In the second part of our inter­view, Lea tells us how liv­ing with endo­met­ri­osis changes everything and what helps her in her every­day life. You can read the first part of the inter­view with Lea here 

How do you feel about liv­ing with endometriosis? 

I have come to terms with my endo­met­ri­osis. It is a part of me that will accom­pany me for a very long time. That’s why I can’t fight against it forever and have accep­ted it as it is. She is just my silent com­pan­ion who gets loud from time to time and brings me to my knees. But that’s ok for me, I can handle it

How does endo­met­ri­osis affect your every­day life? 

In the begin­ning endo­met­ri­osis affected my every­day life a lot. I thought about it all the time and had a hard time push­ing it away. In the mean­time, how­ever, I try to focus on the here and now and spec­u­late less about future con­tin­gen­cies that may never hap­pen. That helps me a lot! Of course, this is often dif­fi­cult due to the every­day pain and prob­lems, but I have now found quite good ways to focus on some­thing else.

Endo­met­ri­osis often lim­its activ­it­ies, but I, or rather we, have come to terms with that and I am no longer annoyed when it throws a span­ner in the works. In the end, I didn’t choose all this and I can’t change much about it. But I can influ­ence how I deal with it and whether I let it drag me down – and I try to stay pos­it­ive as much as pos­sible, no mat­ter what happens.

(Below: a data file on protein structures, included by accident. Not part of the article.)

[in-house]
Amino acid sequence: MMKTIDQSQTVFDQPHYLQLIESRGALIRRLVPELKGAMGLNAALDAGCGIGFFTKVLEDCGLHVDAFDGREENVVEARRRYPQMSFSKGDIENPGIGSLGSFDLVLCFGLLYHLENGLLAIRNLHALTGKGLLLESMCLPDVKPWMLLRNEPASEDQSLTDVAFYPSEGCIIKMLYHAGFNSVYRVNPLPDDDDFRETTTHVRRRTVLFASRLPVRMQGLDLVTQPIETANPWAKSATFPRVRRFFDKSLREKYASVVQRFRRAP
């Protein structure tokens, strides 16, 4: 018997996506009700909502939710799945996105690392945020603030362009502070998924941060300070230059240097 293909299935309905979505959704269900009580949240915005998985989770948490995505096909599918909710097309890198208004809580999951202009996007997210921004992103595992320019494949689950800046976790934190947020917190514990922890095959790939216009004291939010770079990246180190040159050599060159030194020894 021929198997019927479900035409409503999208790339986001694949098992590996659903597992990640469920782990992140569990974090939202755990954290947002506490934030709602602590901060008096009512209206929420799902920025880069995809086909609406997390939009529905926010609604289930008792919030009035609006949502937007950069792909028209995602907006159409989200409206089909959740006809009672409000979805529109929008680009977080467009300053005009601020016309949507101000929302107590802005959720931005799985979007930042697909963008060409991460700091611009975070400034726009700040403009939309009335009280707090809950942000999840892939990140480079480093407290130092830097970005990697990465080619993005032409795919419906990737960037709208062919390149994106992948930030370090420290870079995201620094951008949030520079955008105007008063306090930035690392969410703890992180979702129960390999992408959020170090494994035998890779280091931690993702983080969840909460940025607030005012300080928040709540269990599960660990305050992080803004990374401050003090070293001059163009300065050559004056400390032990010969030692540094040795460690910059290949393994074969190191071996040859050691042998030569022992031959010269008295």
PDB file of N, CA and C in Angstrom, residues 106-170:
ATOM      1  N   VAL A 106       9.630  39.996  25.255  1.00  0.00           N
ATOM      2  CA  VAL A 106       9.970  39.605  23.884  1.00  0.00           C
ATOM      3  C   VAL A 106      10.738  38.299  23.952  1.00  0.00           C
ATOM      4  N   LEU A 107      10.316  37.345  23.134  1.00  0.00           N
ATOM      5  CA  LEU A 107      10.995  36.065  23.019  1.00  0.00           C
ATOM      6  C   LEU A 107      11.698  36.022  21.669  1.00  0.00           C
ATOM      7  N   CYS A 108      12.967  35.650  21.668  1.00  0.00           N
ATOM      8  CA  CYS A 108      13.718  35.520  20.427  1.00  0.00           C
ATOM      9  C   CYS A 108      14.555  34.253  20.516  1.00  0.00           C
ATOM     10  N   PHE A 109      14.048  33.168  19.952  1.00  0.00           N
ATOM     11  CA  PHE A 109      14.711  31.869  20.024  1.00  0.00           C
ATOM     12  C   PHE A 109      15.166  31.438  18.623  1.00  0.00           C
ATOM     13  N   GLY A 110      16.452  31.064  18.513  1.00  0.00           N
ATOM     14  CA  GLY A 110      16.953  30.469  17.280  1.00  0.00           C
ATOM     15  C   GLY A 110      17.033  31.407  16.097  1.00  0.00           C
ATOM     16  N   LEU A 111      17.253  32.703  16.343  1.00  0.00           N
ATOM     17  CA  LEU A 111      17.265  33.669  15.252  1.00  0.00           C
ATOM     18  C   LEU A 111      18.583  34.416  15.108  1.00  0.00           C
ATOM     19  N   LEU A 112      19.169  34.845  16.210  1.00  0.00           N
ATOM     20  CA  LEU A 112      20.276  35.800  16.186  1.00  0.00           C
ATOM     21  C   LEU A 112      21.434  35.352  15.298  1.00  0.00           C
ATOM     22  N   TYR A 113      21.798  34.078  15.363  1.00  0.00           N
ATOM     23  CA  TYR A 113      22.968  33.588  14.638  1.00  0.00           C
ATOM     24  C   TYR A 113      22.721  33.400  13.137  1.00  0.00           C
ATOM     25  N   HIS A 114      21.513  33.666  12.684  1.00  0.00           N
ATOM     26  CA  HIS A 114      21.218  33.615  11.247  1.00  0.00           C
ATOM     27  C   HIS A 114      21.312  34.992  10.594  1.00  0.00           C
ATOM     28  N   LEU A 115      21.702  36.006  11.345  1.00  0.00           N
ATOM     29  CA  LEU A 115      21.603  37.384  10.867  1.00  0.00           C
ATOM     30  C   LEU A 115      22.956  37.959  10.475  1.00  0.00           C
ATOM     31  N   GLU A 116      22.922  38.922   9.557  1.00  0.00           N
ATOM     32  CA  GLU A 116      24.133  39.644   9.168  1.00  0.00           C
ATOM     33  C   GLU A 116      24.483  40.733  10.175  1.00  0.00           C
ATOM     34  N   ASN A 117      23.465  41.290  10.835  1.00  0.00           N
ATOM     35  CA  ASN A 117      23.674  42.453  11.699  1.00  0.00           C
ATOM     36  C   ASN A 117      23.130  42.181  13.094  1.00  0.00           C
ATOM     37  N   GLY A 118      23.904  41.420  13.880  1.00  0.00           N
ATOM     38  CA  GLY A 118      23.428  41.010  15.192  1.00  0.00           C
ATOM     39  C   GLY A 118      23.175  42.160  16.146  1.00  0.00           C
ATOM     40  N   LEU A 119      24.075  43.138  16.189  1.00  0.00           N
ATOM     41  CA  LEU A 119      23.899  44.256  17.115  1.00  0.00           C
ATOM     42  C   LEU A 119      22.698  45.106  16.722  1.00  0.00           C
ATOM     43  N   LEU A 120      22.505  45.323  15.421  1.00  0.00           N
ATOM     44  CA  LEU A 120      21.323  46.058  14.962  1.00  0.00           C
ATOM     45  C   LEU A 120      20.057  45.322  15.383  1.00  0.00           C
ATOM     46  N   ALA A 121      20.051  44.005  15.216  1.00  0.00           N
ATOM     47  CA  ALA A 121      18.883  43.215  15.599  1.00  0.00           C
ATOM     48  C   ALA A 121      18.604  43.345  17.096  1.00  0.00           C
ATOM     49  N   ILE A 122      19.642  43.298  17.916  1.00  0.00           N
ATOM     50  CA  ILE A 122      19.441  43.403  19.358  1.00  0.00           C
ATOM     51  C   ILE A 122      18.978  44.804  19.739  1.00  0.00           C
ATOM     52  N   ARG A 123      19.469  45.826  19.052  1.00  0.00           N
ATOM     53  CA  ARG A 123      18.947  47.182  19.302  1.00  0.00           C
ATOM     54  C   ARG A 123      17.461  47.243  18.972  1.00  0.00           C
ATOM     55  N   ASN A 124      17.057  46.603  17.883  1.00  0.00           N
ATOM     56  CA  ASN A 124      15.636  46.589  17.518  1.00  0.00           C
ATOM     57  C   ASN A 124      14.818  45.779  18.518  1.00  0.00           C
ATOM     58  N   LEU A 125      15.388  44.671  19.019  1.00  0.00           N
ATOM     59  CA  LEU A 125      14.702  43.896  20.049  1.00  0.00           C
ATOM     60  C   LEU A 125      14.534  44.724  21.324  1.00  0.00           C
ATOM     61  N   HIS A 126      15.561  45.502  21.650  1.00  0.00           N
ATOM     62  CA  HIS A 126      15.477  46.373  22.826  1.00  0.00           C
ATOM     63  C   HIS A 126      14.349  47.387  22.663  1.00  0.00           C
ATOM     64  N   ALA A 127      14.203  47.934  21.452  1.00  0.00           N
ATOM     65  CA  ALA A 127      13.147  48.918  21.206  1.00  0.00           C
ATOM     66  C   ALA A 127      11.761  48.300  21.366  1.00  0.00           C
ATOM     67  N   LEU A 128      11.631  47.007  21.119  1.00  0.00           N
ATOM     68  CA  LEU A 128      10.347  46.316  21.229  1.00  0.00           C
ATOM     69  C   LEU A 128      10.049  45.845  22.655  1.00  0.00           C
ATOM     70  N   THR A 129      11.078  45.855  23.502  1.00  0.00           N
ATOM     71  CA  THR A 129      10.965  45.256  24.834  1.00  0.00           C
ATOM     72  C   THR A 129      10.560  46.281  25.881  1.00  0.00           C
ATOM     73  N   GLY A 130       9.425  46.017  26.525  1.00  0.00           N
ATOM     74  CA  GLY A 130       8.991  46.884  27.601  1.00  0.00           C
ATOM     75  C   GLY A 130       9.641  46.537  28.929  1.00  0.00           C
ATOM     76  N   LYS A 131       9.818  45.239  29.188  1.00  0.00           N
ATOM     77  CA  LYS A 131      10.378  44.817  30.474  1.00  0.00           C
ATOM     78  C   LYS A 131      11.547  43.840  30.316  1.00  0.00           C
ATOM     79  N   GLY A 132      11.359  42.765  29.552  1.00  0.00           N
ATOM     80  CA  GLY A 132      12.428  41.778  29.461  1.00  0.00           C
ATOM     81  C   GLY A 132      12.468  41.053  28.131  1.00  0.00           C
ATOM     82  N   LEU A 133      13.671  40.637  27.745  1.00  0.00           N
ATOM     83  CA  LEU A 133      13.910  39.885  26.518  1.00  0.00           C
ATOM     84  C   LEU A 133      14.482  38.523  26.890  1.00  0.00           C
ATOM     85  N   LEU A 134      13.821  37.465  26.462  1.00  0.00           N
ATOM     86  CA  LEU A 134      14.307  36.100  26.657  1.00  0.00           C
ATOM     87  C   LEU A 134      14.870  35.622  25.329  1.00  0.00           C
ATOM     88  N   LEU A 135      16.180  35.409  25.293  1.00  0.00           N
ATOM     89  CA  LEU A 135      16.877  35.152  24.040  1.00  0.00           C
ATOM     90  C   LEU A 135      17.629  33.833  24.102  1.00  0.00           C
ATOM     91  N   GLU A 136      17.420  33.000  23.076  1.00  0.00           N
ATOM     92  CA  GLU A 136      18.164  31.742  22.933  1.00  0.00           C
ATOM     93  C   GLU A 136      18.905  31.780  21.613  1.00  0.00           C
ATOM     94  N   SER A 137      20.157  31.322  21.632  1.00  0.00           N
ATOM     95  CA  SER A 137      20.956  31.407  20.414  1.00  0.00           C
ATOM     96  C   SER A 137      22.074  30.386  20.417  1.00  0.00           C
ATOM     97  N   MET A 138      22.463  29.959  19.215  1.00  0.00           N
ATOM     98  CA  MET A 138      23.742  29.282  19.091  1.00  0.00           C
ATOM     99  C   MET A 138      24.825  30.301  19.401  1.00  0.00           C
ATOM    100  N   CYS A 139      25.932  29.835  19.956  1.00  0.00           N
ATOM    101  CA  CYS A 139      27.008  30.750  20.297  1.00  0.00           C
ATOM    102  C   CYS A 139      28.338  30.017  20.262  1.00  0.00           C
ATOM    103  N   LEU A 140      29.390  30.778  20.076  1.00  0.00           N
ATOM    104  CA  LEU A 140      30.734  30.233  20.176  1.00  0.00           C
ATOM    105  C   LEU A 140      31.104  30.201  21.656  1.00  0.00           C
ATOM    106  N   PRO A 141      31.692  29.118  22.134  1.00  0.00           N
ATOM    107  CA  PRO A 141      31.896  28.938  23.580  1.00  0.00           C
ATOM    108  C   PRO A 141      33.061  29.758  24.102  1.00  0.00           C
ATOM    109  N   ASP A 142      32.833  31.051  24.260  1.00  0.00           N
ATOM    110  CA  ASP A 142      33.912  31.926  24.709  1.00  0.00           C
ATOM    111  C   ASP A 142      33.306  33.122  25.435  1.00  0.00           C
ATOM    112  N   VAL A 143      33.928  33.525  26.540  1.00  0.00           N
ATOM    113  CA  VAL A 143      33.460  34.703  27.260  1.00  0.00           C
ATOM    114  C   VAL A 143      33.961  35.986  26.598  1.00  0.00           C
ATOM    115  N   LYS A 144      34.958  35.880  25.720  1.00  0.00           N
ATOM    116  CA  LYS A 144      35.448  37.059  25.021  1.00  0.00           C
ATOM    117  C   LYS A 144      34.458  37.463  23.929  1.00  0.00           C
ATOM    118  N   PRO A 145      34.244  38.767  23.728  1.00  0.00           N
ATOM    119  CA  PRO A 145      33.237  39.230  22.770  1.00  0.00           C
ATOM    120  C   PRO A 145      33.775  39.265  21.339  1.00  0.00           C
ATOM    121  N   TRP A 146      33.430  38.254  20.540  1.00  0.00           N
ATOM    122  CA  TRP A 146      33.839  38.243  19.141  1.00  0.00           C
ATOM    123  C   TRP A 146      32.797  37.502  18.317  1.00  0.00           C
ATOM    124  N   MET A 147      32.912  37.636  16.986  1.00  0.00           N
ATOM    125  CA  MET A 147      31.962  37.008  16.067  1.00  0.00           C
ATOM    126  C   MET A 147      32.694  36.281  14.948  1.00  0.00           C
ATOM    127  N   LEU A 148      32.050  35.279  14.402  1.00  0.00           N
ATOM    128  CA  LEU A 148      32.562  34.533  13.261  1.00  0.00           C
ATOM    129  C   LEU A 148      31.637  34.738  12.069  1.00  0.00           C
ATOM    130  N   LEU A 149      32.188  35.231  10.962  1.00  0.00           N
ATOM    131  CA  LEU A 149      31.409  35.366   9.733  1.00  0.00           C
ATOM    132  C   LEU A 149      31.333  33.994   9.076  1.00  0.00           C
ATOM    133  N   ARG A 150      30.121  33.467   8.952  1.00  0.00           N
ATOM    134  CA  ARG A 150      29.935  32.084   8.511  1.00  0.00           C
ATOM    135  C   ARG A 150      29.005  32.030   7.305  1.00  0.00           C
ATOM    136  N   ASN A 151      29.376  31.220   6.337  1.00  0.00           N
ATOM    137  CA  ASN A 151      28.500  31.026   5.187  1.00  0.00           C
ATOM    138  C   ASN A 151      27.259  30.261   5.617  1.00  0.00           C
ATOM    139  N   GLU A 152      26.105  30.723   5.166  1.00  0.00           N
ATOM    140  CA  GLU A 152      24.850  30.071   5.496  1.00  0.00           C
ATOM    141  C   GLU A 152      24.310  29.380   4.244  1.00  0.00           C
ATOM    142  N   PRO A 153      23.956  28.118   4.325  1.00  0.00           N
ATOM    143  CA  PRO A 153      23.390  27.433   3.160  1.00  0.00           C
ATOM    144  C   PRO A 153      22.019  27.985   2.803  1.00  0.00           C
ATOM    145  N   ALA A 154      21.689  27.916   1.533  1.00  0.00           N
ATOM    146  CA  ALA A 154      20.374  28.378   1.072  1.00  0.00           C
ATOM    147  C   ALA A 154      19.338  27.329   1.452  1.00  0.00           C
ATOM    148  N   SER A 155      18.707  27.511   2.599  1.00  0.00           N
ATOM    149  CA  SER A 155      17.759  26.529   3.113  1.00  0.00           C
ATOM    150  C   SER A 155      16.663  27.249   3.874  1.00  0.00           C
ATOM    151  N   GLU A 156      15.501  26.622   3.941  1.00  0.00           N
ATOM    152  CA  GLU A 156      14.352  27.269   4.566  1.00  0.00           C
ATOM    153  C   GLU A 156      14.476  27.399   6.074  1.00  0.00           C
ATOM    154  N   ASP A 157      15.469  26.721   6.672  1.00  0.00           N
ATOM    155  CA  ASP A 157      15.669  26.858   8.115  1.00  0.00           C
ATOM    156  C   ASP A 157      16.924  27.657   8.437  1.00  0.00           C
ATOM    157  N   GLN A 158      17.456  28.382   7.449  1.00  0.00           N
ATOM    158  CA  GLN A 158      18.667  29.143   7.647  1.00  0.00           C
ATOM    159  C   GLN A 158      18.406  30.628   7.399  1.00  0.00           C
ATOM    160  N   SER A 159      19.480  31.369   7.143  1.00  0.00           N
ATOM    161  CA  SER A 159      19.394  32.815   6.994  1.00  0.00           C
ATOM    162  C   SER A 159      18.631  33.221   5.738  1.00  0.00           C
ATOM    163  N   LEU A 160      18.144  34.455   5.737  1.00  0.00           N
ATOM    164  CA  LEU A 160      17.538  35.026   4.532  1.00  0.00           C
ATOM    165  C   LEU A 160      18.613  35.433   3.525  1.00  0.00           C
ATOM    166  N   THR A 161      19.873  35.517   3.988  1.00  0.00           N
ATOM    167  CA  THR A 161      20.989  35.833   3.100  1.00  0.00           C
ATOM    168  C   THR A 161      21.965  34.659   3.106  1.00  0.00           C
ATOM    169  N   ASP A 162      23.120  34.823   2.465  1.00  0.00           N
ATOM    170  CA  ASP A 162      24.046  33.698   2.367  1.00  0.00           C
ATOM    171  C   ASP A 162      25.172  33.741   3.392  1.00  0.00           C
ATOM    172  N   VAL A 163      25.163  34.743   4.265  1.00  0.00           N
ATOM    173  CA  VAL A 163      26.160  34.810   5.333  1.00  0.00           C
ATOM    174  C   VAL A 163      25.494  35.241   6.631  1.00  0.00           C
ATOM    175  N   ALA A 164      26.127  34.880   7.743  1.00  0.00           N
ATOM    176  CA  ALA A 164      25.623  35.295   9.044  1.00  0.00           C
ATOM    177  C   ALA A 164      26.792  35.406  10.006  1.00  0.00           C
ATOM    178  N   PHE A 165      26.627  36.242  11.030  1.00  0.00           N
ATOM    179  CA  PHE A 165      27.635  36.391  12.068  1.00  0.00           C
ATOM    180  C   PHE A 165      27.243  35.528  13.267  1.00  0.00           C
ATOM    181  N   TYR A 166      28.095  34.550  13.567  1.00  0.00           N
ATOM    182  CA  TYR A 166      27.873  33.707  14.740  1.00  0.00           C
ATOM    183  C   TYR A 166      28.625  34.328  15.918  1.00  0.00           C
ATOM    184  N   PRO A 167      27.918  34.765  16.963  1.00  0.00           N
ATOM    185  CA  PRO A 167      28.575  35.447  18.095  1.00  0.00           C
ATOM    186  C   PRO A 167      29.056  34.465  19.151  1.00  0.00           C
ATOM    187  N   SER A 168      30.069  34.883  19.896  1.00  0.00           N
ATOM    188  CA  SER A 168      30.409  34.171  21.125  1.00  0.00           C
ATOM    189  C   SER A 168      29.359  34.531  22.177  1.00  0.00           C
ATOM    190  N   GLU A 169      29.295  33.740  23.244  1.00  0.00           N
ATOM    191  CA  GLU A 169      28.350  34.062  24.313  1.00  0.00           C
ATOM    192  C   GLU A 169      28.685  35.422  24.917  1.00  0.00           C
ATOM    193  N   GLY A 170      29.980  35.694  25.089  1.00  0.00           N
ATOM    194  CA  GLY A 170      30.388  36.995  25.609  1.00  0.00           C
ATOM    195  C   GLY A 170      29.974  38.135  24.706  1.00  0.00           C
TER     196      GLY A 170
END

Are there any daily habits that help you live with endo­met­ri­osis more comfortably?

My pain is chronic and there­fore almost daily. At first it was hard for me. Most of the time I did noth­ing, stayed on the sofa because I wasn’t feel­ing well. But that didn’t make it any bet­ter, in fact it some­times made it worse. That’s why I decided at some point that I can’t put my life on hold forever. There­fore, I returned to sports: horse­back rid­ing, going for walks, yoga. Espe­cially when I am in pain. Of course, it’s often hard for me to get on the horse and do jump­ing or dressage train­ing when everything hurts. There have been times when I just couldn’t do it. Often times it helps me to focus com­pletely on some­thing else. On bad days I do some­thing light, just go for a walk or do a relaxed yoga ses­sion.  On bet­ter days I like to do more.